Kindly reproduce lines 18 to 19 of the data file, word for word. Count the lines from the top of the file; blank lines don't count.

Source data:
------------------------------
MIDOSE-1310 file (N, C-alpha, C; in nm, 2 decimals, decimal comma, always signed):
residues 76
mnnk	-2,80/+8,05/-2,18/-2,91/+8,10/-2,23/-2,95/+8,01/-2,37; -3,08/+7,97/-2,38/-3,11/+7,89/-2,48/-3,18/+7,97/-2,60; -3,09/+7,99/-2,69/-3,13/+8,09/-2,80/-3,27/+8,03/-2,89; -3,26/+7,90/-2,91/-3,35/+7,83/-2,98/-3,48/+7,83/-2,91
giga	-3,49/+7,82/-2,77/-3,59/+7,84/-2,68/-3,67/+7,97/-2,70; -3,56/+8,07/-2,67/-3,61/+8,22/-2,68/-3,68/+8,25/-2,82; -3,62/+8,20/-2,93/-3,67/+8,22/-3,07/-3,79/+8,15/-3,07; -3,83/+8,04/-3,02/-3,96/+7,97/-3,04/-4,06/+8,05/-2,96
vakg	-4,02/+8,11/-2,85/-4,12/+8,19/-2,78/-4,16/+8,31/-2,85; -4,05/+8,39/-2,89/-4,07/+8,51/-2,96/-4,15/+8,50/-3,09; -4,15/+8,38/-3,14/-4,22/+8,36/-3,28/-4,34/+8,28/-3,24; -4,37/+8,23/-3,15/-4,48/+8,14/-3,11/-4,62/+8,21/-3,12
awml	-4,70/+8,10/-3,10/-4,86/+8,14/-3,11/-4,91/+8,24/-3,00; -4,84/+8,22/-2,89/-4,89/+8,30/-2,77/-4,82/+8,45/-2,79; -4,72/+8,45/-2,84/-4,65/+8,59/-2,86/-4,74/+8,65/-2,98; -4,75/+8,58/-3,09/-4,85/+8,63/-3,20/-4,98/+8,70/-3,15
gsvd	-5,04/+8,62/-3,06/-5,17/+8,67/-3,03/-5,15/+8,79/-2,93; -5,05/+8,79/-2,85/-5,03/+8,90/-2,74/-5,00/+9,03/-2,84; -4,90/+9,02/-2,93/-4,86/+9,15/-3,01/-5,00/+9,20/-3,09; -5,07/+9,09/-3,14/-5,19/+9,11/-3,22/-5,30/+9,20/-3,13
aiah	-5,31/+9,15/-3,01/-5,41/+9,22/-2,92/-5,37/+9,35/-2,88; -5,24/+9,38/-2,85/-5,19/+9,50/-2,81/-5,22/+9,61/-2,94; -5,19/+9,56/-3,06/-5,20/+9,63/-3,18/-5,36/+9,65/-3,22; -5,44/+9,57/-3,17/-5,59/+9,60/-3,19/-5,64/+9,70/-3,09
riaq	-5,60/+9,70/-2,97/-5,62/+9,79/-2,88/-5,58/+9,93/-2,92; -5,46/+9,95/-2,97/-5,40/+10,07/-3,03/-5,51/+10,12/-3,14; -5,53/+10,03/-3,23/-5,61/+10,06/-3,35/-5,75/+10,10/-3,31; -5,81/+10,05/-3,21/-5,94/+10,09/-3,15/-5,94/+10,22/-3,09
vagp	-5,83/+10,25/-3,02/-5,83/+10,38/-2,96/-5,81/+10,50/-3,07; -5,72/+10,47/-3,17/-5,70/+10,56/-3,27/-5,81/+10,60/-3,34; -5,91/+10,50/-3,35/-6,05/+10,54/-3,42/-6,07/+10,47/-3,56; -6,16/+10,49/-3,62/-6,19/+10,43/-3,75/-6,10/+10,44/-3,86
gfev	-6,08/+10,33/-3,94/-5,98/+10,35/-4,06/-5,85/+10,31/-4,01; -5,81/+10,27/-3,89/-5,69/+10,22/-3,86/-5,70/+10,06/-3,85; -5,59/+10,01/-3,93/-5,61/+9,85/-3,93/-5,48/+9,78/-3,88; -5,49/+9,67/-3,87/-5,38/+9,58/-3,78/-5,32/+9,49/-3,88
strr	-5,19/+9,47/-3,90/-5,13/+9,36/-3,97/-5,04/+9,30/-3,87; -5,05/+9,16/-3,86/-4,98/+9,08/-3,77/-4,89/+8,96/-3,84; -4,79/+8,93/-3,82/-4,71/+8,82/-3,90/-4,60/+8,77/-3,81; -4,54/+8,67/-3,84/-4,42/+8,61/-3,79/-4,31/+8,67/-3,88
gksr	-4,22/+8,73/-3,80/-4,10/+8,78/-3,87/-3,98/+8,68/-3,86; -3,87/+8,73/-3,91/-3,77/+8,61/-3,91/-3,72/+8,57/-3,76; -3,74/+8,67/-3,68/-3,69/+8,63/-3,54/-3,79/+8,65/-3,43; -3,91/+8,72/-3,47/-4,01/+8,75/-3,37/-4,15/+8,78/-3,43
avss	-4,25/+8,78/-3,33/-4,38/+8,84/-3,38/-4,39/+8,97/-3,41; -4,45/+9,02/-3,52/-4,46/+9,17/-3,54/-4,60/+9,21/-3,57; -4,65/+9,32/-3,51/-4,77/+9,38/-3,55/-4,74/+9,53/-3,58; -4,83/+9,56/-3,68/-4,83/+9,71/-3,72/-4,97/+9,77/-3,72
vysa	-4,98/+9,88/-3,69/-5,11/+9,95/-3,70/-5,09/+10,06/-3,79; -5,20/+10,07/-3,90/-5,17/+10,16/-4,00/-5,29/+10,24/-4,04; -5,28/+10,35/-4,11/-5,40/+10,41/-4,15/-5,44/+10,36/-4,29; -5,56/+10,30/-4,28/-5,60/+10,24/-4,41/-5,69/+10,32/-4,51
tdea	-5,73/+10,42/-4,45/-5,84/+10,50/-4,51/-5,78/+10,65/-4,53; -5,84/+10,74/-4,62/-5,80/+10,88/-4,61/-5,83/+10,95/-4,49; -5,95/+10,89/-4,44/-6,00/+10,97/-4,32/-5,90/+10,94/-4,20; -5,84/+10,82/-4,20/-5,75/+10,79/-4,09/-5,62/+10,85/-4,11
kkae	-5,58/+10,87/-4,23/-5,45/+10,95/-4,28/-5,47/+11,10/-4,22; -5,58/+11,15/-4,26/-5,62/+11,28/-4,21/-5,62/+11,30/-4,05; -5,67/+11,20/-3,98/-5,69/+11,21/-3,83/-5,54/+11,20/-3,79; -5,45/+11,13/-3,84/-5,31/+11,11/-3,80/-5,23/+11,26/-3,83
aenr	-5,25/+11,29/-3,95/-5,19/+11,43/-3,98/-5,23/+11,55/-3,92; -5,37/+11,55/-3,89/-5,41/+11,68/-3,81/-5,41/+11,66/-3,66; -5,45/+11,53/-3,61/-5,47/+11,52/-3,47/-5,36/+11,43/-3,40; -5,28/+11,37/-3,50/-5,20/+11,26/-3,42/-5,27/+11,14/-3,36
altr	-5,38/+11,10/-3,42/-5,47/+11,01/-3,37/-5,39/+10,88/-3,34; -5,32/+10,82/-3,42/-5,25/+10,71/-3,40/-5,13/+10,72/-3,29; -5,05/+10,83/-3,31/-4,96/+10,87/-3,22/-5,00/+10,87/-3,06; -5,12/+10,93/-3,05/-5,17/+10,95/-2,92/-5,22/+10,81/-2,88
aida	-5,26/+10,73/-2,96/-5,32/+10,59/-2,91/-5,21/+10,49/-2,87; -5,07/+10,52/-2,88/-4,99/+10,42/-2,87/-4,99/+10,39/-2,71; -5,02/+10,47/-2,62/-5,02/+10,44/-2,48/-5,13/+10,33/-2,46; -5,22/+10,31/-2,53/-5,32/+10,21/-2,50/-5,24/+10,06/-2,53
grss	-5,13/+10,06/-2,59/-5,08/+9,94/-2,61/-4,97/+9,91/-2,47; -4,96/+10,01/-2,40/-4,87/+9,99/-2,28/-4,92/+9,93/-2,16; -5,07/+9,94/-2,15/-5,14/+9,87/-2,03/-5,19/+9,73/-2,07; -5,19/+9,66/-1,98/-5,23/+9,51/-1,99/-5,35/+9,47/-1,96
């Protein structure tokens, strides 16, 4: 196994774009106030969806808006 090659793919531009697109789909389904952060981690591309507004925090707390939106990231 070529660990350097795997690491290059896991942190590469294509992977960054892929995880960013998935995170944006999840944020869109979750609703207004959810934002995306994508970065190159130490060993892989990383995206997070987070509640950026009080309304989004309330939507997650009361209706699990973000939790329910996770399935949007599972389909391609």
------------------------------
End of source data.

aenr	-5,25/+11,29/-3,95/-5,19/+11,43/-3,98/-5,23/+11,55/-3,92; -5,37/+11,55/-3,89/-5,41/+11,68/-3,81/-5,41/+11,66/-3,66; -5,45/+11,53/-3,61/-5,47/+11,52/-3,47/-5,36/+11,43/-3,40; -5,28/+11,37/-3,50/-5,20/+11,26/-3,42/-5,27/+11,14/-3,36
altr	-5,38/+11,10/-3,42/-5,47/+11,01/-3,37/-5,39/+10,88/-3,34; -5,32/+10,82/-3,42/-5,25/+10,71/-3,40/-5,13/+10,72/-3,29; -5,05/+10,83/-3,31/-4,96/+10,87/-3,22/-5,00/+10,87/-3,06; -5,12/+10,93/-3,05/-5,17/+10,95/-2,92/-5,22/+10,81/-2,88